Just after dark, a van pulls up to the access road, and a small woman and a tiny boy get out. Steve leads them down to the Mexican part of camp, hoping that someone can translate his message that they have a place at Cedar Bridge if they want it. The mother seems mostly concerned about whether Immigration ever visits the camp. The boy wants to know if he can still go to the same school. He looks around at the tents nervously. Everyone stares at him. Now that he is here, it is obvious even to Steve how out of place a child would be at Cedar Bridge.
Steve says he will make some calls to find someone else who needs a live-in. For tonight, they are invited to stay with the woman who found them and first contacted Steve, and who now stands wringing her hands and apologizing that she can’t take them in for good. “My grandkids live with me,” she says, “and they just don’t understand poverty. All they understand is video games.” On the walk back to the van, the woman and child are silent. Steve’s flashlight catches the looming outlines of the tepees. As the boy passes, campers peer from their tents, thankful to see him go.
By Thanksgiving, mutiny is mounting. The child’s visit has spooked everyone, not least because it demonstrated just how impossible it is for Steve to say no. Plus, Steve has begun inserting himself into the day-to-day operations of the camp, and his growing involvement is viewed as a form of babysitting. He recently moved into a tepee, as if to show everyone else how it’s done. But no one wants to be forced to move, and Steve’s appeal to sustainability means little to those who see their stay at Cedar Bridge as temporary, and who bristle at the prospect of a winter spent chopping wood. His tours of the camp are bringing in donations, but everyone’s a little weary of being part of the dog-and-pony show, and many believe Steve would be able to afford propane if he didn’t share the money donated to Cedar Bridge with other homeless encampments. When the camp receives a large shipment of Thanksgiving turkeys and Steve delivers some of them elsewhere, protests are made. When he takes away the generator the following week as punishment for the trash left lying about, indignation rises. Without a generator, the residents complain, there’s no hot water. No one can shower for three days.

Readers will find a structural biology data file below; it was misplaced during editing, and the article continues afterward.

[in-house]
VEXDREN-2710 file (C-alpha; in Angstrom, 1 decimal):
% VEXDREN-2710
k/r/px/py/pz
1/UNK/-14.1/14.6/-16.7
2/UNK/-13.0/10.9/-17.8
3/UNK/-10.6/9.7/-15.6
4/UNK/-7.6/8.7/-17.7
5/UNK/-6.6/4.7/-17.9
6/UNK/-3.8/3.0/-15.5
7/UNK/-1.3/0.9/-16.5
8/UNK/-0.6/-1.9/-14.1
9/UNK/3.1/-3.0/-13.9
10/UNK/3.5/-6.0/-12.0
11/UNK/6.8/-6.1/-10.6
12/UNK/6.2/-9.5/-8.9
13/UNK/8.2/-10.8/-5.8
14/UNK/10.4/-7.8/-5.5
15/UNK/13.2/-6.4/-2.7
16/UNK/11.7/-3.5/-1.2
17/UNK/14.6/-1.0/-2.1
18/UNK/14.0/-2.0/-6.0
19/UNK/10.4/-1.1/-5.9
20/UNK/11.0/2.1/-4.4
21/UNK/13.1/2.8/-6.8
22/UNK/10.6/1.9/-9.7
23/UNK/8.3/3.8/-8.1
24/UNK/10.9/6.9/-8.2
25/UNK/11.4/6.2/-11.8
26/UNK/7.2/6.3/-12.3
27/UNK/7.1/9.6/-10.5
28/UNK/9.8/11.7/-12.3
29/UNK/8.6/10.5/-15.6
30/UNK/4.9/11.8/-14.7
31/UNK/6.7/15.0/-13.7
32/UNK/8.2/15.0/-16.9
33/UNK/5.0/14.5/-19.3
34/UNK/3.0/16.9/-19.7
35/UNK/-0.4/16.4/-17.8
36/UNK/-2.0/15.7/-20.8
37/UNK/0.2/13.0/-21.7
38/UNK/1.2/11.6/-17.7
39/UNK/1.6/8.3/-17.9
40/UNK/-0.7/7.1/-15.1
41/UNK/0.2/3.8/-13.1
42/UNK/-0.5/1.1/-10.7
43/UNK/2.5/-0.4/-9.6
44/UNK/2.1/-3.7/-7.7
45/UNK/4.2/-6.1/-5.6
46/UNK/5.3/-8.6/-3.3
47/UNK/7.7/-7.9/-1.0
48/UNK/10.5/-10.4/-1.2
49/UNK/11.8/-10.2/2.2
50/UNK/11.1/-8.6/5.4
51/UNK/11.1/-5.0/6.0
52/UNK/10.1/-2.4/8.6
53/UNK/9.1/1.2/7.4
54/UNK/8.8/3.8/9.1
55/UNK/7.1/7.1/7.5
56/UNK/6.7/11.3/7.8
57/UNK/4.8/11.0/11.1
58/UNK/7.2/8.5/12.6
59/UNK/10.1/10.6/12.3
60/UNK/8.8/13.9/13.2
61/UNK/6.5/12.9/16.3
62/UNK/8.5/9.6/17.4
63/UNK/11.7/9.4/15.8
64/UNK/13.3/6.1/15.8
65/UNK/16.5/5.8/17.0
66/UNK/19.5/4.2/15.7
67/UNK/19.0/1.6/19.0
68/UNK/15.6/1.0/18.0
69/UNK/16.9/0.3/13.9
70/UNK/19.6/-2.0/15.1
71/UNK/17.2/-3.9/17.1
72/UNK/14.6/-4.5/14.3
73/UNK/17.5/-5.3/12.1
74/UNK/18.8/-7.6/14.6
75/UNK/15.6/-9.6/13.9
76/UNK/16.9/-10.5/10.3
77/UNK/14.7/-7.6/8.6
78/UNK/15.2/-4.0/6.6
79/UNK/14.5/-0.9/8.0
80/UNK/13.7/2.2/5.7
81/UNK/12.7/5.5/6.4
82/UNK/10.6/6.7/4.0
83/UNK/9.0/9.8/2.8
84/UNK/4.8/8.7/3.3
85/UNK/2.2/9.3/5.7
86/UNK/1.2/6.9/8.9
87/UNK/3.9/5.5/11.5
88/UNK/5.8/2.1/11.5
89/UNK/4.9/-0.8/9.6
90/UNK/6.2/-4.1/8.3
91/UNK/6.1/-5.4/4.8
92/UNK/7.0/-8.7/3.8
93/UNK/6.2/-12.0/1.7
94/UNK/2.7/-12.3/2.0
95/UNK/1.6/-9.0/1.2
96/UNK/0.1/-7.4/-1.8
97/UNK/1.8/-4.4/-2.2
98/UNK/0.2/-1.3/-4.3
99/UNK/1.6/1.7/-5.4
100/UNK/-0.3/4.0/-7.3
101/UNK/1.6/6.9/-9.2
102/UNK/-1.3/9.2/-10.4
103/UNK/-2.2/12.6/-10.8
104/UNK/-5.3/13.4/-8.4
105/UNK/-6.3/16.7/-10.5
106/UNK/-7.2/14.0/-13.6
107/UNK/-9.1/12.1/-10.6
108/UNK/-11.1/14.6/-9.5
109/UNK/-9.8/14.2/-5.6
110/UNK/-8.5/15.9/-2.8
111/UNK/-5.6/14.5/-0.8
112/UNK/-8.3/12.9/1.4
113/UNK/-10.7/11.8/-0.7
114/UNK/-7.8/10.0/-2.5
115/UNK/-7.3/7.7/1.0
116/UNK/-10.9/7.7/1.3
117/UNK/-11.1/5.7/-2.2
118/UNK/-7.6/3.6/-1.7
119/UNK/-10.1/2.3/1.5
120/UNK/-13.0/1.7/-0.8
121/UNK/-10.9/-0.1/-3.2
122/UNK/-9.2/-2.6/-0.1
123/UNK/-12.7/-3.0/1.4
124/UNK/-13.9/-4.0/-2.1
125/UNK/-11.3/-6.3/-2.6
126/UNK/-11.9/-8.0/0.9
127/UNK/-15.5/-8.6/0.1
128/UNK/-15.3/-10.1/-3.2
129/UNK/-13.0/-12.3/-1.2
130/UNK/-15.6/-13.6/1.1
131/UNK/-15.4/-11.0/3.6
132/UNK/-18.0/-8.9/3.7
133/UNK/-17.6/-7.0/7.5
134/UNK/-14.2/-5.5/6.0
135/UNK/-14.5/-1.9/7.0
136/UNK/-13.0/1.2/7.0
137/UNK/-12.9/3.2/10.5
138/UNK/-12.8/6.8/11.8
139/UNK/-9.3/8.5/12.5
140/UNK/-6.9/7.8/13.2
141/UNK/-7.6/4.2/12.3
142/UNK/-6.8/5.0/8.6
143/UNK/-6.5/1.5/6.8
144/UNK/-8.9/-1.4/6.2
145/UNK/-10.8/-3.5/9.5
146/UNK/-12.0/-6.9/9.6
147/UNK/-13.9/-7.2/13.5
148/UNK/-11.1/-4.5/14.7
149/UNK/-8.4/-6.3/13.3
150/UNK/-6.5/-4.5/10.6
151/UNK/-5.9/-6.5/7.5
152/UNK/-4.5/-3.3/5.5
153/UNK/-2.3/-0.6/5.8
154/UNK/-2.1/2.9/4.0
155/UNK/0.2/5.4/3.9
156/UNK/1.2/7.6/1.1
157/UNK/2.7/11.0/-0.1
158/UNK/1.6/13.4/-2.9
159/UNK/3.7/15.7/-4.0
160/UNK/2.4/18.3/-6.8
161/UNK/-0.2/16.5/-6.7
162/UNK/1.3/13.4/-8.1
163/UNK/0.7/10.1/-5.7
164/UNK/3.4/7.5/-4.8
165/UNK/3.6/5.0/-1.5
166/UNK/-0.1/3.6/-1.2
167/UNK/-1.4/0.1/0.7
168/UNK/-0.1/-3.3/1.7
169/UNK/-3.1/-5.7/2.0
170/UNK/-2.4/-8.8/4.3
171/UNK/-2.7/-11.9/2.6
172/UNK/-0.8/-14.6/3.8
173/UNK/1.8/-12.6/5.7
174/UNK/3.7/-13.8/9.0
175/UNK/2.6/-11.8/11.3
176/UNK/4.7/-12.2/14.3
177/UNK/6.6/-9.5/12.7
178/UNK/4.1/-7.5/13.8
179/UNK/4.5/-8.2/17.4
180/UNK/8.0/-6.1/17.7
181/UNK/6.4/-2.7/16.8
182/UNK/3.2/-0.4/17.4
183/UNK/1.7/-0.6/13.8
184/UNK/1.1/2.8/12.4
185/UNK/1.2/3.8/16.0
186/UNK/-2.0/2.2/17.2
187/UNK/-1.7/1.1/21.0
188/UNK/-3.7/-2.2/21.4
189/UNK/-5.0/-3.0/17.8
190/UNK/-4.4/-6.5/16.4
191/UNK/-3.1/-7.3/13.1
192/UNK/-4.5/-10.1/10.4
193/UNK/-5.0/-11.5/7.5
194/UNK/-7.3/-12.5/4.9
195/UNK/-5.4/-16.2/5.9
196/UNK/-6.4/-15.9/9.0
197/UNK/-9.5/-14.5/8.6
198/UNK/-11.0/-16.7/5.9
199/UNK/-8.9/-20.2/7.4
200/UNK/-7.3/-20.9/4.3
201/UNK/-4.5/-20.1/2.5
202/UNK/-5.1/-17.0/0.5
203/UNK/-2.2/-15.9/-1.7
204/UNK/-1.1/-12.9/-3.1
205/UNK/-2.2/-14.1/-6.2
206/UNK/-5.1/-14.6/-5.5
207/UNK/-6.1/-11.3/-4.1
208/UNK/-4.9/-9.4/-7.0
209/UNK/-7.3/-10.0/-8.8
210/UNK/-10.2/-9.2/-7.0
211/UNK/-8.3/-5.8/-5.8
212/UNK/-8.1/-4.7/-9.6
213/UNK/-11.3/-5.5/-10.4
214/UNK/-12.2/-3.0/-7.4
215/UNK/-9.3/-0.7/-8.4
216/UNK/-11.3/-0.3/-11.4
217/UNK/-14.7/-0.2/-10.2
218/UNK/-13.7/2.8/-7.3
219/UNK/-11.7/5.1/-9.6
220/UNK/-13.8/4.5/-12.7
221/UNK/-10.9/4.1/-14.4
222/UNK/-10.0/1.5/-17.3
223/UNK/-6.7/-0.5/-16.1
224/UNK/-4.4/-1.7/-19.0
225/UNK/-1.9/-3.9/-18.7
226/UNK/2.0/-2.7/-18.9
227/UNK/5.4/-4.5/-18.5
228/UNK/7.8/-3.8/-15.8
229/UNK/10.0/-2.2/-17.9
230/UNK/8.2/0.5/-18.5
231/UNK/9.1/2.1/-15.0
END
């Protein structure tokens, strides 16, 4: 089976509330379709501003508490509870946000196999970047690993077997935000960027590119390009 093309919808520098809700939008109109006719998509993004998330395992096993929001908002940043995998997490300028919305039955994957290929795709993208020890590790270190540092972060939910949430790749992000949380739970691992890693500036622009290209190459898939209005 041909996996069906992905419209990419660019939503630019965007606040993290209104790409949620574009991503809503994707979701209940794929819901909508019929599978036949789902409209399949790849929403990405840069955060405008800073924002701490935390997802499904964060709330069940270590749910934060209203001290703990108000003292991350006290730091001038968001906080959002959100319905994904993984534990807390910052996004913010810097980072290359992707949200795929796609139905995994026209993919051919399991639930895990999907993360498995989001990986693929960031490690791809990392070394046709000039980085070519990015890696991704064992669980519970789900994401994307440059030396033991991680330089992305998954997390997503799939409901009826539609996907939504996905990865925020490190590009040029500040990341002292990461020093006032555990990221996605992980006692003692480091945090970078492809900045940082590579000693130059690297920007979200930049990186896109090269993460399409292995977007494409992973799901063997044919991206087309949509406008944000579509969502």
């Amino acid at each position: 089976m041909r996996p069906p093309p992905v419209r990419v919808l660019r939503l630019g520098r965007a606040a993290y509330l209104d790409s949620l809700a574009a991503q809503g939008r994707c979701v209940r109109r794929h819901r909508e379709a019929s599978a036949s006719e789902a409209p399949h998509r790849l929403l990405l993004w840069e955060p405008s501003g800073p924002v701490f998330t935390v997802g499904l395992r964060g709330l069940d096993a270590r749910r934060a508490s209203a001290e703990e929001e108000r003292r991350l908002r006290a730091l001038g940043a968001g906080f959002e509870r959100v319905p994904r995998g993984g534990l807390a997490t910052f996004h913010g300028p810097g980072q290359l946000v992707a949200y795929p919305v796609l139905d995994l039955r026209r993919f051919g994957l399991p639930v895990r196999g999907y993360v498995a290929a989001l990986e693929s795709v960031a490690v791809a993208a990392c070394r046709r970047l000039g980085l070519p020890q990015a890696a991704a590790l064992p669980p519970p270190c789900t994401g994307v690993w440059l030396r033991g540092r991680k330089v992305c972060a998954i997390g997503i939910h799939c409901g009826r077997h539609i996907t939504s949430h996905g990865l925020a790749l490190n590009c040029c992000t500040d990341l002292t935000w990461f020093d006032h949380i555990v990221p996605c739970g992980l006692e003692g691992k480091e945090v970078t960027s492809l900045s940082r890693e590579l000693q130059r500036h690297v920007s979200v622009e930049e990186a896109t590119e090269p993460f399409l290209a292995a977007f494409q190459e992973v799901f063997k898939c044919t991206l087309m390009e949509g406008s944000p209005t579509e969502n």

In the weeks after Thanksgiving, Tracy and Mike, realizing that Steve is not about to renege on the propane issue or any others, hatch a plan to take control of Cedar Bridge by aligning themselves with the township. Along with a couple recruits from camp, they arrange a covert meeting with Lakewood’s Fair Housing officer, who agrees that Mike should assume Steve’s role as the Cedar Bridge representative in town. Mike says he thinks he’s found someone willing to supply the camp with propane, and together the group starts hashing out ways to circumvent Steve’s authority. As evening approaches, Mike and Tracy return to camp, heady with the scent of revolution. Tracy pops open a beer can as if it were a bottle of bubbly, ticking off the things that have been discussed. “We’re getting our own website for donations, they’re gonna set up a bank account that’s administered by a panel, we’re talking about taking the tepees down, they’re going to make sure that we have enough propane so everybody has heat, we’re going to restructure some of the places so they’re winterized, maybe get the tarps we need to keep the snow off—Steve’s not doing any of that.”
“He doesn’t want to do it,” Mary Beth interjects.
“No,” Tracy agrees. “He refuses. He just keeps bringing new people. He’ll bring anybody down here and they can stay here forever, but he won’t help them get a job. He doesn’t want people to leave.”
“We can’t have people in the woods for the rest of their lives,” says Mike.
Tracy nods. “Now we’re ultimately accountable, not Steve. If somebody brings new people into this camp, we need to know about it. As a collective community, we will decide to let people in and out.”
“It’s gotta come through me,” says Mike.
“We make the decisions,” Big Gerry agrees. “You know what? We’ll sit down with a pad and whatever and write our shit down, our notes.”
“I gotta start giving out different jobs to different people,” says Mike.